Lord save me from having to pander to my readers’ special interests in order to rate a ‘good book’ label!

I write the characters who live in my world. Then I invite the readers in.

If I read a book and find that the characters don’t work for me, I put it down and read a different book. So I guess that I, as a reader, have agency, too!


Robin Hobb is an International Bestselling author of bunch of books. She has recently finished writing a four-volume series called The Rain Wild Chronicles. The volumes are named The Dragon Keeper, Dragon Haven and City of Dragons, with Blood of Dragons forthcoming in 2013. Her other recent release, The Inheritance, is a collection of short fiction published by Subterranean Press.

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At April 24, 2012 at 6:16 AM , Anonymous redhead said...

"Lord save me from having to pander to my readers’ special interests in order to rate a ‘good book’ label! "

Yes, that!! thank you thank you for showing us where this goes when you take it to the nth degree. I just want to read a good book (and Ms. Hobb, yours are among some of the best I have read), I'm not concerned about how the people in it are like me, or not like me. Also, has anyone else noticed that "agency" is the newest buzzword? when is it going to show up in press releases for debut novels?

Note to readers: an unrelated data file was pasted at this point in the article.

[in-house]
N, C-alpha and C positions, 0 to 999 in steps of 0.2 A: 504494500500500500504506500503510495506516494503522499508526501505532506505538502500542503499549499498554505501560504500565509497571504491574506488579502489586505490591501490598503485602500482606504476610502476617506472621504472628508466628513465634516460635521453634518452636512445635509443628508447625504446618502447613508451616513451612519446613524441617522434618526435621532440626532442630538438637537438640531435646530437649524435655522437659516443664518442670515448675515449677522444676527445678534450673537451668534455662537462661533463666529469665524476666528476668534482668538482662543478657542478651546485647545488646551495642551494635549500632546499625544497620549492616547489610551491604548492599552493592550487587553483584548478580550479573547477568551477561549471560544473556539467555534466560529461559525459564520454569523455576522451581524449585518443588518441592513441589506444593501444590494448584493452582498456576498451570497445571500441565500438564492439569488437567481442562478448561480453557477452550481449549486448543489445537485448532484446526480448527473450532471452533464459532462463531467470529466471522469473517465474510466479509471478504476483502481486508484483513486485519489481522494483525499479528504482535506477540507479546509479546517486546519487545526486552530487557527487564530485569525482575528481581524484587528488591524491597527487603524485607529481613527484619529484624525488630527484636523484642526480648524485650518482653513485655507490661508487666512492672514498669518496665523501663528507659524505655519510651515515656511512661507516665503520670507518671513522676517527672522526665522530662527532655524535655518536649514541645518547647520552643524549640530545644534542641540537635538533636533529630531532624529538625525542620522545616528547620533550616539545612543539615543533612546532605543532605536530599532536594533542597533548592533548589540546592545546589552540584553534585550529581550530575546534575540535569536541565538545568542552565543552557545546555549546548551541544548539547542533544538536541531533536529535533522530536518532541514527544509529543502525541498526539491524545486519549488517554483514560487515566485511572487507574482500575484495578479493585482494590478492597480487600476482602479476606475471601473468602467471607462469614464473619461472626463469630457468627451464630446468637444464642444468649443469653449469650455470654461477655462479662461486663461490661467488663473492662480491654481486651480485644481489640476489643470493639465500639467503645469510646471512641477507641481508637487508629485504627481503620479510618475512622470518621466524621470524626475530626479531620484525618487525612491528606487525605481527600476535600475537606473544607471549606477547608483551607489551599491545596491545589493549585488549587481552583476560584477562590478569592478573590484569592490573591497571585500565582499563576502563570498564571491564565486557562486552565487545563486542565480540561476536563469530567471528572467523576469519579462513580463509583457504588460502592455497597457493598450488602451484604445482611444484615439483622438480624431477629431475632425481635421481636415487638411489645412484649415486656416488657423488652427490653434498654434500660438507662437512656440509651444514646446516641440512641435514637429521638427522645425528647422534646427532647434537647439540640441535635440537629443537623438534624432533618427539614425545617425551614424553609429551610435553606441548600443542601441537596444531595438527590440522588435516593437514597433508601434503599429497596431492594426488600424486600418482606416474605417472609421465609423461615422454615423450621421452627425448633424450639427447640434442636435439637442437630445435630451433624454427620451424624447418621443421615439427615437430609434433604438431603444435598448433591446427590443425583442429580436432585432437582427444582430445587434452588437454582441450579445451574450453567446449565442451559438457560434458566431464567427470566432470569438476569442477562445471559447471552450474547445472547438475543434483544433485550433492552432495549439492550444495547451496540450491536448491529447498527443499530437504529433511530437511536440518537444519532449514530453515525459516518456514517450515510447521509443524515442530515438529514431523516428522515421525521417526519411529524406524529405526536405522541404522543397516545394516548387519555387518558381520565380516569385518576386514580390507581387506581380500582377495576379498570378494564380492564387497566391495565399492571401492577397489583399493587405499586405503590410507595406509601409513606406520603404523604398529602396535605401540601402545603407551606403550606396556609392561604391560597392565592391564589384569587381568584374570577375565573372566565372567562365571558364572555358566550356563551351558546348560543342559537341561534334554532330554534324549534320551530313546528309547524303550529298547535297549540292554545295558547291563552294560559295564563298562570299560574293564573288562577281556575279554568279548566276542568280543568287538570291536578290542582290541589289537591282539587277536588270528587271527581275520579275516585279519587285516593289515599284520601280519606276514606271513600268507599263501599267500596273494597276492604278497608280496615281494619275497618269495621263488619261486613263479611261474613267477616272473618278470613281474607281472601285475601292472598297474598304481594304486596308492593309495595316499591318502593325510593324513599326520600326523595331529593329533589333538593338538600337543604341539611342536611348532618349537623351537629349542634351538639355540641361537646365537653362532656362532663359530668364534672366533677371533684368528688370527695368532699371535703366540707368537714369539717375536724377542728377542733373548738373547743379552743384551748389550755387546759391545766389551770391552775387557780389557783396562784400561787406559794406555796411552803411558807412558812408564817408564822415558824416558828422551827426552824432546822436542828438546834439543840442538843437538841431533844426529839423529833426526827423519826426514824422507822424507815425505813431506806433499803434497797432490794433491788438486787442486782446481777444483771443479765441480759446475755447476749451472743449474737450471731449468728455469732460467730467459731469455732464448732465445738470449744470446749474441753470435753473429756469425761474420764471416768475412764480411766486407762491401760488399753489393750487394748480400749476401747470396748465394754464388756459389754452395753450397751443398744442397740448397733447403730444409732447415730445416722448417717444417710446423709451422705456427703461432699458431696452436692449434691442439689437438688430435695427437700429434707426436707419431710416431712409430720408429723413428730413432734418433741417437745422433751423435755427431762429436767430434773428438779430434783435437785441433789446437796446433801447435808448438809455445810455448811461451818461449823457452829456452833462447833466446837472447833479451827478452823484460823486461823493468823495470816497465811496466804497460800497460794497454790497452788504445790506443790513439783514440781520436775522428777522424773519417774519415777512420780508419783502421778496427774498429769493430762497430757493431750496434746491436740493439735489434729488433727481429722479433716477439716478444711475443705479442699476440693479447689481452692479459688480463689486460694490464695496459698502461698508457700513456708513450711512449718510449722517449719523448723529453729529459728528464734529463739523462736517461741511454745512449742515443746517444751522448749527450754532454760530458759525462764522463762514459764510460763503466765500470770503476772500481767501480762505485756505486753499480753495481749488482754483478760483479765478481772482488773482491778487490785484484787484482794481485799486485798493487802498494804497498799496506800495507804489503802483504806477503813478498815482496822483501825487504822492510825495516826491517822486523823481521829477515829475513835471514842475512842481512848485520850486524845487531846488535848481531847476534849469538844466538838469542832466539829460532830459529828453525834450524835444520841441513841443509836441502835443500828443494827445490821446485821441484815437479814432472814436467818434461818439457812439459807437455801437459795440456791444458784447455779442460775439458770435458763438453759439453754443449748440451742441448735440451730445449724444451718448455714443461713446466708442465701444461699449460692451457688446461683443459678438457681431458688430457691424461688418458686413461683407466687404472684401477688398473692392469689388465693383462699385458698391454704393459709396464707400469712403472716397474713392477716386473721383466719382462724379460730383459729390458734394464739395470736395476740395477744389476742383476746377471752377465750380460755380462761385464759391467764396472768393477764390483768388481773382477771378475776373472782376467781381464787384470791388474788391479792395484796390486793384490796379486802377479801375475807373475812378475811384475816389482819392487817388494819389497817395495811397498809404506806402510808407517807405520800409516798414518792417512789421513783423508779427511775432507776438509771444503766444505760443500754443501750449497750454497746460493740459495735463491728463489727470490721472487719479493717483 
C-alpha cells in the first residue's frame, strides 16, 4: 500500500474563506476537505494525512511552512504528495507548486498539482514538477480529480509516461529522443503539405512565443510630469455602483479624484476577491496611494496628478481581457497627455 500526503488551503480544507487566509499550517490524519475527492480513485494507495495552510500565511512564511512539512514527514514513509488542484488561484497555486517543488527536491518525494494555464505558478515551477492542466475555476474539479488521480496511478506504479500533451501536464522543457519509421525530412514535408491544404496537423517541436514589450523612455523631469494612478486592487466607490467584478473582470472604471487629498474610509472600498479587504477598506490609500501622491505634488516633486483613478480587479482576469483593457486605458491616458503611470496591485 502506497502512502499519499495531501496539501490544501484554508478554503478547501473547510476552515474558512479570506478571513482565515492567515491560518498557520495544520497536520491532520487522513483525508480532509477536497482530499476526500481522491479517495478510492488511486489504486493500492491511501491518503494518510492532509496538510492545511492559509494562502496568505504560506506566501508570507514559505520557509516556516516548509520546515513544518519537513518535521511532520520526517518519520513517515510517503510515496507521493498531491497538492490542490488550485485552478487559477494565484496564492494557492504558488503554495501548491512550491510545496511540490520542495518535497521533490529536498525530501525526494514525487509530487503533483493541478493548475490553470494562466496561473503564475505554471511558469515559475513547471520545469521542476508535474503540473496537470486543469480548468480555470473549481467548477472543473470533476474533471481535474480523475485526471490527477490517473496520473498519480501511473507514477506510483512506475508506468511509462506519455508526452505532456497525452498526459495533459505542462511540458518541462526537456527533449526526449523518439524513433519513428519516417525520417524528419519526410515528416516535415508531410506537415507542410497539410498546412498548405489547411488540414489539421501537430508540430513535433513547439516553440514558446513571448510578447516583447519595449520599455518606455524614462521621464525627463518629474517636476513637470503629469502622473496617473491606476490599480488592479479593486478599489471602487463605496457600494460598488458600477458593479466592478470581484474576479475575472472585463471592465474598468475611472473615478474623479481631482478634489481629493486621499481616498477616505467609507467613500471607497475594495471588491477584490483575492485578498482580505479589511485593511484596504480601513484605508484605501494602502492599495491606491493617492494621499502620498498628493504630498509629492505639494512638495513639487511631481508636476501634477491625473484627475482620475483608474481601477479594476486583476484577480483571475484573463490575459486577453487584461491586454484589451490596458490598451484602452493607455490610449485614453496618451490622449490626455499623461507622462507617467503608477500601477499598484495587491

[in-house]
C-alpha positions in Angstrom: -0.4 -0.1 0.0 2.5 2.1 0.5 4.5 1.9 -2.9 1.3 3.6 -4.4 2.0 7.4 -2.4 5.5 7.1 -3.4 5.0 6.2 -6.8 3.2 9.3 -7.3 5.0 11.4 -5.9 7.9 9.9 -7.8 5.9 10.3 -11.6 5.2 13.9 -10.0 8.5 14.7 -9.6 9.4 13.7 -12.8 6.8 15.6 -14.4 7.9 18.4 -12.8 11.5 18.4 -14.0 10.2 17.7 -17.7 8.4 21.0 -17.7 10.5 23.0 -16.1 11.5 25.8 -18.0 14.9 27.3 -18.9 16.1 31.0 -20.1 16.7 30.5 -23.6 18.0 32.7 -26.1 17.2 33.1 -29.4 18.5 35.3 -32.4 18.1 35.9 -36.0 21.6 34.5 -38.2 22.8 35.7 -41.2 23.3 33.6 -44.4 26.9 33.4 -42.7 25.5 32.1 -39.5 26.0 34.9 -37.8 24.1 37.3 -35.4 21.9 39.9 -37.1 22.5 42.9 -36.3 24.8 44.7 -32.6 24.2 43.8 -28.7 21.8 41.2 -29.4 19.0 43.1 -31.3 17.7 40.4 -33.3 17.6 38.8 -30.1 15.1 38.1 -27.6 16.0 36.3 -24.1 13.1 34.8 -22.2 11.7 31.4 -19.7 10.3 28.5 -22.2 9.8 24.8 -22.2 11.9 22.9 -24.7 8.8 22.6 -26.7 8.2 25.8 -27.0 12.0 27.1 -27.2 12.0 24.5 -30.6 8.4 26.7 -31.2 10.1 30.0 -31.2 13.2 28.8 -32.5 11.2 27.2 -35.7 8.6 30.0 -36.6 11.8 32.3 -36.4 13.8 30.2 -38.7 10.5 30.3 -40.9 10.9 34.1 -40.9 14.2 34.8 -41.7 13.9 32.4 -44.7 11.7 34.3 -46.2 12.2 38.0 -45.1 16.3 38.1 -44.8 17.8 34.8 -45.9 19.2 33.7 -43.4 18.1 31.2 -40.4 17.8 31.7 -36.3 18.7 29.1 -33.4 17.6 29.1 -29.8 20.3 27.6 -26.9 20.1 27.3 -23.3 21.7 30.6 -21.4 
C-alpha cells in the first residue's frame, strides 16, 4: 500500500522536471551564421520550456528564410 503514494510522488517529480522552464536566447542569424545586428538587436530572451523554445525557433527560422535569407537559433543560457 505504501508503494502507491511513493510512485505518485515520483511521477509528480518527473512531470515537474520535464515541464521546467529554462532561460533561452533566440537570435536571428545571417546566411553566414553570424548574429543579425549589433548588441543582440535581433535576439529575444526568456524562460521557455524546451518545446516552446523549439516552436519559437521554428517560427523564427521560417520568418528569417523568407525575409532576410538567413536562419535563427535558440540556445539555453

At April 24, 2012 at 6:24 AM , Blogger Mark Lawrence said...

Thank you for the sanity!

At April 24, 2012 at 9:09 AM , Blogger Paul Weimer said...

Thank you, Robin!

At April 24, 2012 at 3:07 PM , Anonymous Francis Knight said...

Thank 'insert person/deity to thank of your choice'.

Not every person has agency. Nor should they, If they all did, they'd all be butting heads and nothing would actually get done...

People in books should be, er, people. With all their diverseness. Some people have agency. Some of them are women. Some are men. So? Historically, men have been The Dudes in fantasy, but there's much diversity now, so many good books with great female characters too, that it seems a bit overboard to insist every single woman in a story has agency (though malecentric is still an issue). Do people insist every character has agency? Nope. Characters are as they are, as people.

Now, if you have a habit of making *all* your women housewives who love to pander to the men in their lives, or *all* virginal damsels in distress who exist as plot tokens/prizes for Our Hero, we might have a problem ( a sadly familiar problem). But if your women are as diverse as your men? Not seeing a problem.

As long as you write *people* rather than genders, I think you should be sound.

PS: I may have a non female name, but I am of the female persuasion. :D

At April 29, 2012 at 10:36 PM , Blogger Andrea K Höst said...

The question of agency is not so much running off a checklist of things which must be included in stories, but of examining why so many stories have a large and varied number of interesting characters and "the girl". Of women treated not as characters, but a kind of non-person - a rescue object or a reward or a bloodied form poking out of a refrigerator which gives one of the "real characters" something to angst over.

"Agency" is a garbled shorthand way of saying "please can we see more female characters who are people, not devices".